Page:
The legacy of comedic royalty Richard Pryor lives on in an unflinching ride of his life in Broadway in Chicago’s Unspeakable: A Dramatic Fantasia stage play. The two and a half hour hilarious, emotions-tugging play catapults theater goers into the landscape of Pryor’s life from 1967 and 1982. The play is hosted in Chicago, up the road from Pryor’s hometown of Peoria, Illinois.
Capturing the energy of a man battling success and the demons it invites, James Murray Jackson, Jr, who also co-wrote the piece, effortlessly portraits the funny comedian, with accurate mannerisms, stance and his uncensored personality.
The cast is chuck-full of Chicago talent, who play multiple roles, including the Windy City natives E. Faye Butler, Lamar N. Barnes, Ebony Joy and Akilah Perry. Also featured are Taryn Reneau, Chris Amos, Kierra Bunch, Jeff Award winner Ginneh Thomas and Chicagoan Ronald L. Conner.
The Source caught up with lead actor James and the stage play’s director, Rod Gailes OBC, as they discussed the in’s and out’s of the powerful stage play and why it’s a must-see. – Angela Wilson (@SheisAngela)
The Source: What’s a good reason for people to go see Unspeakable: A Dramatic Fantasia?
Rod Gailes: I can 98% guarantee that you’ll never see or experience anything like it. I kind of feel like people feel like they’ve seen it all and experienced it all, but I can pretty much guarantee you’re going to have an experience like you’ve never had before.
James, how did you prepare for your role as Richard Pryor?
James M. Jackson, Jr.: Oh, that’s a loaded question! Well of course you do the research, read everything you can get your hands on, but my true research was connecting to Richard spiritually and channeling his energy to bring the essence of who Richard was out through the character. You take in all the research, but you forget it and it’s just there, but all the mannerisms, feelings and thoughts that he may have had allow the imagination- or as my acting coach Susan Batson says, you allow your five year old to have a play date with his five year old, and then have fun.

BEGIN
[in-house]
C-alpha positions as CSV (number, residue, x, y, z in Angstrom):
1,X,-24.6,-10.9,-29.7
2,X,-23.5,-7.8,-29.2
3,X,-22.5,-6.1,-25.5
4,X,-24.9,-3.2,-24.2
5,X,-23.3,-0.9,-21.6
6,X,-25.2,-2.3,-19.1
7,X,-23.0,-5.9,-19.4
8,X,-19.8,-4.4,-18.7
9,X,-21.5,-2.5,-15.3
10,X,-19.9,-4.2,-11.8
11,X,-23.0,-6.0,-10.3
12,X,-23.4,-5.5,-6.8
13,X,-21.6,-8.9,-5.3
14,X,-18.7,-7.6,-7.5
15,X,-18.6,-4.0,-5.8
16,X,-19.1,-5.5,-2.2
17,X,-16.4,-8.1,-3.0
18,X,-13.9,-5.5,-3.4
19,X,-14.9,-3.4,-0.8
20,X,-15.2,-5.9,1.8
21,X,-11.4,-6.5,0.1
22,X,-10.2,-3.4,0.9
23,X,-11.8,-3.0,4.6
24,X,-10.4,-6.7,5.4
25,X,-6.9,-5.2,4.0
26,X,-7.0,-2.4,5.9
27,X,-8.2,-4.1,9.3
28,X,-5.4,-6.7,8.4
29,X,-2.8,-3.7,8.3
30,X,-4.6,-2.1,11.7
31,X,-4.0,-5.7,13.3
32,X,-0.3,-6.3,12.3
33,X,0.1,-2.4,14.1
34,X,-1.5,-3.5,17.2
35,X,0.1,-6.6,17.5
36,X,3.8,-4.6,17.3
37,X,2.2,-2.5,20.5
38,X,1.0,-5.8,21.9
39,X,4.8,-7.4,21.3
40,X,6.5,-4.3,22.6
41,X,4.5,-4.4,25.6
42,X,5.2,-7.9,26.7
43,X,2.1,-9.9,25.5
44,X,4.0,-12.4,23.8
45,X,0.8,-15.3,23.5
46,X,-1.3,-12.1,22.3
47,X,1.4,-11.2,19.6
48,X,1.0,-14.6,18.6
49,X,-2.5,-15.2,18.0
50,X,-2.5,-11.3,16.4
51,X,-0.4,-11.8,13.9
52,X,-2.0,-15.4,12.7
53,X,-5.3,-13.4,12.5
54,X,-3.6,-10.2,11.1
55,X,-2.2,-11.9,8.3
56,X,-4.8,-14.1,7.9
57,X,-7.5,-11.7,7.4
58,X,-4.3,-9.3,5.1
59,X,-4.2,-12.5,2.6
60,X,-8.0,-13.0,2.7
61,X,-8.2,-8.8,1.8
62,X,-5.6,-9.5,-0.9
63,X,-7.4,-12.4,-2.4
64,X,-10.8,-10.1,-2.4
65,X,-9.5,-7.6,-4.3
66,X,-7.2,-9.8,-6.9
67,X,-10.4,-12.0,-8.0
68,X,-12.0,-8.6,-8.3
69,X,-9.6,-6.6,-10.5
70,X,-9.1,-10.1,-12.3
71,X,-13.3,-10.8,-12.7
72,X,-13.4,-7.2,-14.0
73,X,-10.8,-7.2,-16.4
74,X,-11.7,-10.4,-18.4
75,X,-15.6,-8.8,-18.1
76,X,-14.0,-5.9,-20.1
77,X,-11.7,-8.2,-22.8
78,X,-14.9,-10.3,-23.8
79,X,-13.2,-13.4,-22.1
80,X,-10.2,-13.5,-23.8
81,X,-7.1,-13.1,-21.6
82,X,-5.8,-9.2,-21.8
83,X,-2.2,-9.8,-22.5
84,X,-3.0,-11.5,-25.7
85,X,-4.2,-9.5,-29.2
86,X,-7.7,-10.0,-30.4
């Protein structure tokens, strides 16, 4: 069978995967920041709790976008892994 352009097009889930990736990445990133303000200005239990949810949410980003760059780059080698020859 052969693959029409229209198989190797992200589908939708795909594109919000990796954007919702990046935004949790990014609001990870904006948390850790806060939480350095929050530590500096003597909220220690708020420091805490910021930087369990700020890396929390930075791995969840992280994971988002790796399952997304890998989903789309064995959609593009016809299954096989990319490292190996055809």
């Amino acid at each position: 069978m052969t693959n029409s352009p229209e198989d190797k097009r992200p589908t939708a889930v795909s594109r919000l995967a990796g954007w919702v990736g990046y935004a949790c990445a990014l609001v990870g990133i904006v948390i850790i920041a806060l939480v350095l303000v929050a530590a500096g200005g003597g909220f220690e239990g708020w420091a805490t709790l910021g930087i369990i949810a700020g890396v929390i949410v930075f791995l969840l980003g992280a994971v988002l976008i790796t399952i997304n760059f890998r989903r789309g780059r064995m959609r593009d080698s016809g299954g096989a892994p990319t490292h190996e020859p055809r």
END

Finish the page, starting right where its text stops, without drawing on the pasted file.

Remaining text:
Out of all the other legends and comedic icons to write a play about, why Richard?
James: I didn’t choose Richard- it’s funny, I hate to say when something chooses you, but it kind of felt like that. At the time, it was years ago back in 2000, I grew my hair out into an Afro and was my counter culture revolutionary self, I became a vegan and started my own theater company. And I talked to Rod and I just wasn’t happy about where I was at creatively as an actor and I really wanted to get back to the reason of why I wanted to become an actor.
He was working for Spike Lee at the time and he recommended I work with Susan Batson, noted acting coach. I kept hearing at my job or wherever I was at that I looked like a young Richard Pryor. And during her acting class, we had to chose a celebrity character and before I could chose she told me I should do Pryor. At that moment I thought something’s going on. She suggested I write a play, and at that time I hadn’t written a play, and Rod and I had a great working relationship and I asked him to do this with me.
Who’s idea was it for the actors to play multiple roles or did it happen organically?
James: While developing it, once we decided it wasn’t going to be a one-person show, [we had to decide] what does this concept look like? Is it an epic thing, with 50 people or will it be a musical, but be wasn’t a singer so we didn’t do that.
Rod: We started out with a three person cast, then it expanded from there. Then we settled into an eight person cast, then it changed to a seven person cast, a very important number to James and I, and it just felt right. Here in Chicago, we added three additional cast to the base ensemble.
Does Richard’s family know about the play?
Rod: Yes, oh yes, we actually had a conversation with Richard Pryor, Jr. last week.
James: We were very adamant about reaching out to the children. We wanted them to know from us that this was happening. We didn’t want them to hear about it second hand.
What do you guys think of the Richard Pryor movie coming out, played by Mike Epps?
James: I’m actually really happy about the movie because I look at it as anything out about Richard is great. I’m excited that his version and story of his life is getting expanded and told onscreen.
I think Mike Epps, being a comedian, is a great choice. Playing Richard is no cake walk, you got to come with your A-game and I think Mike is going to do a fine job.
How would you describe your directing style?
Rod: I would say because of my influences and how I as a consumer experience entertainment, my goal is to create repeat viewing entertainment. I want something that feels like art, where you want to see it again.
You know that movie you can watch back to back? That’s the kind of experience my style is rooted in; creating a truth, an entertaining ride, especially in theater, that you can watch back to back. I want to create experiences that feel like a roller coaster.
Unspeakable is playing at Broadway Playhouse in Chicago. To purchase tickets, see dates and times, click here!
Where: Broadway Playhouse at Water Tower Place, 175 E. Chestnut
Tickets: $35 – $79
Info: (800) 775-2000; www.BroadwayInChicago.com
Run time: 2 hours and 30 minutes, with one intermission
Special thanks to Catrice Armstrong of PR Werks!
Photo credit: BroadwayinChicago.com, Joel Karie